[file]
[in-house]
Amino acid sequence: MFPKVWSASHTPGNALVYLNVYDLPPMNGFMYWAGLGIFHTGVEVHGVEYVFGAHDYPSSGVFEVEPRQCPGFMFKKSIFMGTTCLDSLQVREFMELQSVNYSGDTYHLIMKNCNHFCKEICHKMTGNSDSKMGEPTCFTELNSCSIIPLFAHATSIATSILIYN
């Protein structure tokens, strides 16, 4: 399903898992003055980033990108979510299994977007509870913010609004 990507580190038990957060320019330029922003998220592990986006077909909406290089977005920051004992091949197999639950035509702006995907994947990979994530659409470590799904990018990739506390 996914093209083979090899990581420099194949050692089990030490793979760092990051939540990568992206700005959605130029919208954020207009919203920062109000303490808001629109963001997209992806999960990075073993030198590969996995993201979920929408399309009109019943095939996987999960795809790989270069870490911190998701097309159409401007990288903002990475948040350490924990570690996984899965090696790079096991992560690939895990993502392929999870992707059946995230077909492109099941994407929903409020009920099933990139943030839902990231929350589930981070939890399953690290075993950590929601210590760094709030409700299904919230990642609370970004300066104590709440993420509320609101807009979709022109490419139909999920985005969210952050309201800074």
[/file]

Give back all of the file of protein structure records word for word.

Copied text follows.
[in-house]
Amino acid sequence: MFPKVWSASHTPGNALVYLNVYDLPPMNGFMYWAGLGIFHTGVEVHGVEYVFGAHDYPSSGVFEVEPRQCPGFMFKKSIFMGTTCLDSLQVREFMELQSVNYSGDTYHLIMKNCNHFCKEICHKMTGNSDSKMGEPTCFTELNSCSIIPLFAHATSIATSILIYN
């Protein structure tokens, strides 16, 4: 399903898992003055980033990108979510299994977007509870913010609004 990507580190038990957060320019330029922003998220592990986006077909909406290089977005920051004992091949197999639950035509702006995907994947990979994530659409470590799904990018990739506390 996914093209083979090899990581420099194949050692089990030490793979760092990051939540990568992206700005959605130029919208954020207009919203920062109000303490808001629109963001997209992806999960990075073993030198590969996995993201979920929408399309009109019943095939996987999960795809790989270069870490911190998701097309159409401007990288903002990475948040350490924990570690996984899965090696790079096991992560690939895990993502392929999870992707059946995230077909492109099941994407929903409020009920099933990139943030839902990231929350589930981070939890399953690290075993950590929601210590760094709030409700299904919230990642609370970004300066104590709440993420509320609101807009979709022109490419139909999920985005969210952050309201800074």